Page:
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British Mom Writes Powerful Letter to Midwife After Experiencing Pregnancy in the US

Sian Wylie / Via wyliediaries.com

Sian Wylie / Via wyliediaries.com

When British mom Sian Wylie moved to New York, she didn’t realize how hard it would be to find a midwife for her second pregnancy. Because of her struggle finding one, she she wrote a blog post about it–in the post, she also thanked the midwife who delivered her first baby in London.

Her post sheds light on how women’s healthcare, particularly prenatal and natal care, is different in the U.S. than in other countries, and not necessarily for the better. Wylie wrote:

“I had no idea how much you would mean to me. To be honest I hadn’t really given you much thought at all. I just figured that I would go into labour, get to the birth centre and someone would help me deliver my baby.

What I really can’t get my head around though is that you played such a huge role in our lives, helping get our daughter safely and peacefully into my arms, but you do that all day, everyday at work.

You are an incredible woman who did the most incredible thing and I never got the opportunity to really thank you.”

A day later, her midwife, Lydia Schorah, had seen the post on Facebook. She was apparently “overwhelmed” by Wylie’s gratitude. Schorah, who is a community midwife at University College Hospitals London NHS Foundation Trust, has delivered thousands of babies over the course of four and a half years. She told Buzzfeed how moved she was:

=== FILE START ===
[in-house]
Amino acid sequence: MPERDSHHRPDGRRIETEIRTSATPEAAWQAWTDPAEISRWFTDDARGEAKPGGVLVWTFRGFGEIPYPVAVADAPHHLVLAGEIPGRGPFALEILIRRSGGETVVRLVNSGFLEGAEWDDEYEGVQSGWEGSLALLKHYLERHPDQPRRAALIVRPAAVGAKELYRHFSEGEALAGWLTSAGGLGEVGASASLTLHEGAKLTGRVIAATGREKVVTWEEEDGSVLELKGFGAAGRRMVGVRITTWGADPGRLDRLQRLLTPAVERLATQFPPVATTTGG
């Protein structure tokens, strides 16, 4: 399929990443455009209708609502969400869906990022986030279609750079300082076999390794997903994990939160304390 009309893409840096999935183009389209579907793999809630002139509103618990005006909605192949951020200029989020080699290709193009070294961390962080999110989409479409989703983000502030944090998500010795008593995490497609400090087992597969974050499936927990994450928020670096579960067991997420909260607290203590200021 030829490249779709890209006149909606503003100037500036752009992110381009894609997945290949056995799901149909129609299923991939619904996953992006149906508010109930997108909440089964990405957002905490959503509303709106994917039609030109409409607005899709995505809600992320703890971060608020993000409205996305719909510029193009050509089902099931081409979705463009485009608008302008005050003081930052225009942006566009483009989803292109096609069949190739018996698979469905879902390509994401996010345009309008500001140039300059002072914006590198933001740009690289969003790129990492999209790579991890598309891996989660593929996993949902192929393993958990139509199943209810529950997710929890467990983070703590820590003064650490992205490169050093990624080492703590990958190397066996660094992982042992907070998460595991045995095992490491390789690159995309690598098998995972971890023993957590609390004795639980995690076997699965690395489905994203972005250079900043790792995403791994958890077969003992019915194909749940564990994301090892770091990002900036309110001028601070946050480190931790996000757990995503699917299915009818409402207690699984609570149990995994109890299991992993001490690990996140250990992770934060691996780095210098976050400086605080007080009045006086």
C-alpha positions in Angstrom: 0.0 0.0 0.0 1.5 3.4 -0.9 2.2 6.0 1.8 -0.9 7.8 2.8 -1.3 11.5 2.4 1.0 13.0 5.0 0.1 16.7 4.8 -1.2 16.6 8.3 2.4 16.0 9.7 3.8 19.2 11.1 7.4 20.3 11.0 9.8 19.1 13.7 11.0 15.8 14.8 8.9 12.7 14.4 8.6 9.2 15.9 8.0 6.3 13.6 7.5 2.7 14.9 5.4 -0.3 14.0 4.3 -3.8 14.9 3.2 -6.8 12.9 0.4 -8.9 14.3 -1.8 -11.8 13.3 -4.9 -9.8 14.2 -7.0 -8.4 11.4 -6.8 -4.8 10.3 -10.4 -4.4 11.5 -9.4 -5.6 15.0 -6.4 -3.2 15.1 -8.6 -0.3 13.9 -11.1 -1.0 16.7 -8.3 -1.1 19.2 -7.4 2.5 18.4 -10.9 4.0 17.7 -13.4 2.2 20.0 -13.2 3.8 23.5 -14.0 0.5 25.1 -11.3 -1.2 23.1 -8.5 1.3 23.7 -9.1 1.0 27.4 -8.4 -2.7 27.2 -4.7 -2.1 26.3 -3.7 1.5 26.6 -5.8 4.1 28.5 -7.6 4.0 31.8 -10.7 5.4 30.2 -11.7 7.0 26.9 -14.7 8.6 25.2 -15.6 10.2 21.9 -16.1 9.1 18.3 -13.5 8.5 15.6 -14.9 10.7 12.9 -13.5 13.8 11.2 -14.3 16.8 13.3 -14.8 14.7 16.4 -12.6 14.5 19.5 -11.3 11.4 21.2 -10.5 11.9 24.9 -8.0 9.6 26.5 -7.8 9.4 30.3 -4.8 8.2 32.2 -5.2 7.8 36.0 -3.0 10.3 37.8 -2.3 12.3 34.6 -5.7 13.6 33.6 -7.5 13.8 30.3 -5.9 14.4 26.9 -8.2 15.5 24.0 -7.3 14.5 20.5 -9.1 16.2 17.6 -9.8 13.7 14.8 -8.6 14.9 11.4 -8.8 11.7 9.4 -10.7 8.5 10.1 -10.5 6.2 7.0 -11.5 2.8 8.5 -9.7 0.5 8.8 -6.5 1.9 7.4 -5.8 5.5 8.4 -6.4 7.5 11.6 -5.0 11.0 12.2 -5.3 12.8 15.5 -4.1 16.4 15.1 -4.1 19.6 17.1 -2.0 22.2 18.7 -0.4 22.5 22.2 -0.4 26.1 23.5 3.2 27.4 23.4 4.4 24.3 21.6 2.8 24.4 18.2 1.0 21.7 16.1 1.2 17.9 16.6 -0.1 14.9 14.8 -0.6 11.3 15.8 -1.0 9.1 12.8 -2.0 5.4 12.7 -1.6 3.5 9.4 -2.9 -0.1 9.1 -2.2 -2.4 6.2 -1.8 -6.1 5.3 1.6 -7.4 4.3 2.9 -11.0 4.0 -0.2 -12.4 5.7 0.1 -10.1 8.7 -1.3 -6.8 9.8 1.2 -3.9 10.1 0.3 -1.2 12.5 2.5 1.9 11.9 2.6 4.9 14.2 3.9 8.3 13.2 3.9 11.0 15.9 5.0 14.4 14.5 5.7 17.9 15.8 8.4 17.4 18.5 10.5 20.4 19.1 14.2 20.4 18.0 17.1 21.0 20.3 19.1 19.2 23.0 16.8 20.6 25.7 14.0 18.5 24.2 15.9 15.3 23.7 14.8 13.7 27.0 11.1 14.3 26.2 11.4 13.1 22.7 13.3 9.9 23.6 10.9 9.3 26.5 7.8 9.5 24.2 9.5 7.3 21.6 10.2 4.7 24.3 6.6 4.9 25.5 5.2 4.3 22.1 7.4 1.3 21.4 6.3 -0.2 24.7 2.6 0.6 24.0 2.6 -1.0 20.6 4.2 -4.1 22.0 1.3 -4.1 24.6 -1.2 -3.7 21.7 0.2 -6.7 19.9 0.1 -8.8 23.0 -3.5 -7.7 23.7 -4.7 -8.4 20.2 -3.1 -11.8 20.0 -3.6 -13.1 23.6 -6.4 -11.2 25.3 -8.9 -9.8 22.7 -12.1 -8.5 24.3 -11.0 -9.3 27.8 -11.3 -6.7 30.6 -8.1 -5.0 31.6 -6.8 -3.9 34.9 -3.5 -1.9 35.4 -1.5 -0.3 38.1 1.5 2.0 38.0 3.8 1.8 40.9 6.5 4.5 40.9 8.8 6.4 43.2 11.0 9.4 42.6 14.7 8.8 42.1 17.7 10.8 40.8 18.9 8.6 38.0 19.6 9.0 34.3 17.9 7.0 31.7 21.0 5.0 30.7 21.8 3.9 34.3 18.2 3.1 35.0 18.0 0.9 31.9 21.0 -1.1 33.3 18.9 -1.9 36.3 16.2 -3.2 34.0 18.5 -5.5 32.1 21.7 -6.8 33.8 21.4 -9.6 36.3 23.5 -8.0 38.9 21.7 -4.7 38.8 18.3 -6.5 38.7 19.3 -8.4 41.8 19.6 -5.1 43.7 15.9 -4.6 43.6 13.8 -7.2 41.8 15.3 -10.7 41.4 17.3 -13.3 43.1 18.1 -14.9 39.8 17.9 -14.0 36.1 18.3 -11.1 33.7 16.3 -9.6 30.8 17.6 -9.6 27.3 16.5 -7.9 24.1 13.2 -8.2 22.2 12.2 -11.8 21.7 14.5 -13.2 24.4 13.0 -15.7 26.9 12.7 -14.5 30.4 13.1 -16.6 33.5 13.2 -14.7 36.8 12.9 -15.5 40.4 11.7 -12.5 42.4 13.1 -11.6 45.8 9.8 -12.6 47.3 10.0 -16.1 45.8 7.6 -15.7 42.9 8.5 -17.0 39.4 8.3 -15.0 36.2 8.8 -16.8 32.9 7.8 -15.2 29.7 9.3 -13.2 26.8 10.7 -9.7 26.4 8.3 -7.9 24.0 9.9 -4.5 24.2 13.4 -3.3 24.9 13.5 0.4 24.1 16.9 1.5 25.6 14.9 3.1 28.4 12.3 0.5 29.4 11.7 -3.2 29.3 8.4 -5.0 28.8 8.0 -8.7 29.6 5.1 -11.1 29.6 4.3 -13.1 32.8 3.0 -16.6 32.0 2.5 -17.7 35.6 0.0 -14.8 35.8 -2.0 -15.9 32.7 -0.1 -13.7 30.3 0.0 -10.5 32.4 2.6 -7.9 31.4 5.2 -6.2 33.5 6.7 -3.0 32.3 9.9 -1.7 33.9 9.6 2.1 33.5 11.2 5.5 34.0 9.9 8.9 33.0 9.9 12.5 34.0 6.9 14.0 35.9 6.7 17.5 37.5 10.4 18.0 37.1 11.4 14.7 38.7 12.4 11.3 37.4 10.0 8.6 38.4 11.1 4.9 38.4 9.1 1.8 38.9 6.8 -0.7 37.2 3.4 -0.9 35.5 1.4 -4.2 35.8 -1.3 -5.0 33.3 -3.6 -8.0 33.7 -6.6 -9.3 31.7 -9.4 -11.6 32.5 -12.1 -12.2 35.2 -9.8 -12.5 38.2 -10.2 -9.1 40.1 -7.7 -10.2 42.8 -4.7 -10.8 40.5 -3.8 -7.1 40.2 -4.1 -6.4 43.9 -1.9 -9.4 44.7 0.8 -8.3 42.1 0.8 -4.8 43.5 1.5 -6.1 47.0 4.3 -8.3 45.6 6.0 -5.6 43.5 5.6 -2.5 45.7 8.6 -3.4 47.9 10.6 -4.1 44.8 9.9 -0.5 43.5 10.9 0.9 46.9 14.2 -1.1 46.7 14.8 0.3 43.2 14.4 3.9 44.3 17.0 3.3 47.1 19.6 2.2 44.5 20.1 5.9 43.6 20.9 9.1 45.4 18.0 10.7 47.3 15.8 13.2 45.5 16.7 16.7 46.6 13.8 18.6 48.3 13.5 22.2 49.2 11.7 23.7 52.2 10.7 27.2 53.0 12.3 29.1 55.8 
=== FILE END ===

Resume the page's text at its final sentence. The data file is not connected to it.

“It’s quite often that you’ll get a card in the post, or when parents leave hospital, or sometimes even six months down the line, but Sian’s is definitely the most overwhelming thank you I’ve ever received.

I still read the post now, and her words were so lovely and it makes you realise why you do what you do, and that the little things you do really make a difference.

I treat my women all the same, but it shows they remember all the little bits you do for them, which is nice.”

In the UK, official guidelines state that a pregnant woman should wait no more than 10 weeks before getting in touch with an NHS midwife, who is a trained medical professional. This comes at no cost to the mother. In the U.S., this is not the case, as care is paid for by medical insurance–and usually women are encouraged to see gynecologists, not midwives. Wylie explained this in her post:

“I am 25 weeks pregnant with my second and after so much searching and battling with insurance companies we have only JUST found a midwife.

The main issue over here is that midwives are just really rare,” she continued. “Doctors and surgeons deliver most babies and it is all very medical.

If you want a midwife birth here you have to seek it out like we did (which is tricky) or you have to privately hire a midwife to have at your birth alongside your OB-GYN.

Sadly it seems that this over-medical attitude to birth is because everything that happens in your labour and delivery is billable.

Everyone is paying (directly or indirectly) for their care and so the more interventions, drugs, and doctors there are, the more that is billable at the end.

It wasn’t until moving over here and experiencing the USA approach to childbirth that I felt so strongly about how important our NHS midwives are.”

While using a midwife may not be for you, it’s also important for women to have options–and options that aren’t insanely expensive either. Wylie’s letter also proves the point that getting the proper attention before and after giving birth is not only necessary, but actually improves the entire experience.


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